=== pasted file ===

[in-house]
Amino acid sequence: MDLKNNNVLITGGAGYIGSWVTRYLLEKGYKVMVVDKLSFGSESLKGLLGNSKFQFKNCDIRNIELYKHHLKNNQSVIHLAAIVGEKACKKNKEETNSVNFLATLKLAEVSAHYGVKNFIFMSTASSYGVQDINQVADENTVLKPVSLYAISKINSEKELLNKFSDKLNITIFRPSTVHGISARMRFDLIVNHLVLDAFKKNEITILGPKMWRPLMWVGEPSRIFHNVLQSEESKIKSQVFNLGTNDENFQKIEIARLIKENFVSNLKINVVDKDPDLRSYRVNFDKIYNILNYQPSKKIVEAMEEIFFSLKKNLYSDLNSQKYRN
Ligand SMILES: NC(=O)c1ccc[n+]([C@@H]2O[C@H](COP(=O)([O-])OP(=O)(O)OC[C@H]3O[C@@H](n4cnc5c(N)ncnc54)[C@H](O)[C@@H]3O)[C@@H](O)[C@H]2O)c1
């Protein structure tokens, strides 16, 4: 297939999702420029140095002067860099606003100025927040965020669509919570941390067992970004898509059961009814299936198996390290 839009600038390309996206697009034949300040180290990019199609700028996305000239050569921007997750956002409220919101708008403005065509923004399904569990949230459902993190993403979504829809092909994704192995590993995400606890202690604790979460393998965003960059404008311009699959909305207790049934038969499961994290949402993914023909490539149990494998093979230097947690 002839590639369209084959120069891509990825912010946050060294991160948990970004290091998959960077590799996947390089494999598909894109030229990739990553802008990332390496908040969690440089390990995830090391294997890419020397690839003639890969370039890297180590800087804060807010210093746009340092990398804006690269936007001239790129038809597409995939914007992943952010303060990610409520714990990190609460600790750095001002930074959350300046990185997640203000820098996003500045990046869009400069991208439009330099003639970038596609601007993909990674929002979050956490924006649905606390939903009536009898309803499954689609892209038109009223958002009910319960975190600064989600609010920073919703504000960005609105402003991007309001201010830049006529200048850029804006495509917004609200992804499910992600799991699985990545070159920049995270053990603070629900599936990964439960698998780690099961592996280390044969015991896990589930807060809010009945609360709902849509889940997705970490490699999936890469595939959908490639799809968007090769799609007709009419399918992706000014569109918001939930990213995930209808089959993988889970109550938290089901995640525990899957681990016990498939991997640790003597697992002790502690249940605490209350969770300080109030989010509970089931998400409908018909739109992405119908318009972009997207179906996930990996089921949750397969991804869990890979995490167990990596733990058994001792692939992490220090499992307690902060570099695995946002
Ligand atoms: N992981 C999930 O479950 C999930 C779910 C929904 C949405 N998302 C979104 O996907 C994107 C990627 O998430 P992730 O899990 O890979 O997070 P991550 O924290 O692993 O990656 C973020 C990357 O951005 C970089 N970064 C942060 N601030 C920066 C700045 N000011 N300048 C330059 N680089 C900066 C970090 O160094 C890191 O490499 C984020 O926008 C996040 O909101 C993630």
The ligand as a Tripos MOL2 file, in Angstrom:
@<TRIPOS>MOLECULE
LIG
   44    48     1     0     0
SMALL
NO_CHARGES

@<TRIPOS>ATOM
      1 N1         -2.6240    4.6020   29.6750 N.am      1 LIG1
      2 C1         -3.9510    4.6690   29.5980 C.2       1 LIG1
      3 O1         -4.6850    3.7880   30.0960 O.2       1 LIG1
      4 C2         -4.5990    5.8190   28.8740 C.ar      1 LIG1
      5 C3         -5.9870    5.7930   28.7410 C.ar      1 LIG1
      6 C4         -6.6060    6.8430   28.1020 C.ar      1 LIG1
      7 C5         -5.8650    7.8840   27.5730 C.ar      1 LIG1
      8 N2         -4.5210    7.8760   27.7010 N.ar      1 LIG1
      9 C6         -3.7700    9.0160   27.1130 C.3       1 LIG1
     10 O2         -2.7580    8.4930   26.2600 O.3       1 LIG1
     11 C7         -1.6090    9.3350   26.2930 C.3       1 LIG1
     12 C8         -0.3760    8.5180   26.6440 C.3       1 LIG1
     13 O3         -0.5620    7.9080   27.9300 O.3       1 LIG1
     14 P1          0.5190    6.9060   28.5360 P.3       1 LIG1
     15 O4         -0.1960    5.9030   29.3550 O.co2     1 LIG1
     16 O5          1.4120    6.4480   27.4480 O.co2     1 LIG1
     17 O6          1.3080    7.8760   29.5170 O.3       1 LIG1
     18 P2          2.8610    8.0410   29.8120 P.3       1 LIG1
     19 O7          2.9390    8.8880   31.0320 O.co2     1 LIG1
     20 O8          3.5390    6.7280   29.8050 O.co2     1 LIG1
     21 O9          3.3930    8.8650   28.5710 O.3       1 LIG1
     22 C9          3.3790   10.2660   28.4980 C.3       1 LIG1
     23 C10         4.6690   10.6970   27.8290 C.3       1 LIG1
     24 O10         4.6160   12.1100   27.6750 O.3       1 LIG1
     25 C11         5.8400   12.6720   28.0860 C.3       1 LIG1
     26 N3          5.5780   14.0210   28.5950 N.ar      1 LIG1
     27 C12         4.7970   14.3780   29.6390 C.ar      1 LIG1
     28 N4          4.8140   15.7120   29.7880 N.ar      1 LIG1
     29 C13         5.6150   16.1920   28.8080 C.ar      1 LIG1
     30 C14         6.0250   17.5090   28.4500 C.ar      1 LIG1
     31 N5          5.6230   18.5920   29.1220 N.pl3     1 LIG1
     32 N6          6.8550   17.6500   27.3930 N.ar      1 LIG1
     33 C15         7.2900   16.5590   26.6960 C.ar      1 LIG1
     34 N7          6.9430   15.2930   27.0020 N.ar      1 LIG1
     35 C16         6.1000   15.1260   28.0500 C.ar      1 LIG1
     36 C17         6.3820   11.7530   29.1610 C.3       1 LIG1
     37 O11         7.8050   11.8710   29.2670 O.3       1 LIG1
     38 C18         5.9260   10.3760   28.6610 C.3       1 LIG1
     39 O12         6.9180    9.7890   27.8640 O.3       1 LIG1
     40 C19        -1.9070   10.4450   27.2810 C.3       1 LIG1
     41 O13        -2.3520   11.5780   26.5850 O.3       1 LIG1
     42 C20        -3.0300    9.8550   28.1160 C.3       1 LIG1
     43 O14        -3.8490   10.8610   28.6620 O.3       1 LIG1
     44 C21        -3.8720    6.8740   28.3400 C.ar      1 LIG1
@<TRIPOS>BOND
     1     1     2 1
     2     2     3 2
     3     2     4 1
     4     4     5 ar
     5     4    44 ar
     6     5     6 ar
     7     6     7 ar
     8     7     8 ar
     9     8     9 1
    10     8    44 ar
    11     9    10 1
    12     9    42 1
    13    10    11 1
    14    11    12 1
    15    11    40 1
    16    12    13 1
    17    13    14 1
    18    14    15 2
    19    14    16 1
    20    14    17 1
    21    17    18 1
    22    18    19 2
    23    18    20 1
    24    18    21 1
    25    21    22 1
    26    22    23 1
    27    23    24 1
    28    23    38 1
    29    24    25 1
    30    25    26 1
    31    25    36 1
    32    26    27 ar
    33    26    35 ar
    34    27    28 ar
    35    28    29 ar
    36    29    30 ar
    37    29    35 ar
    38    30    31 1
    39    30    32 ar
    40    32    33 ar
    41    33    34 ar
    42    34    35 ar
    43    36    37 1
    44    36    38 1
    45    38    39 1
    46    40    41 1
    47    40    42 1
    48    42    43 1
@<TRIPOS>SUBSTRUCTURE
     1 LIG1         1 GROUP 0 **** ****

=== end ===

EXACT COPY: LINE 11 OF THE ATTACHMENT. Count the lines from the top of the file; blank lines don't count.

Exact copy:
NO_CHARGES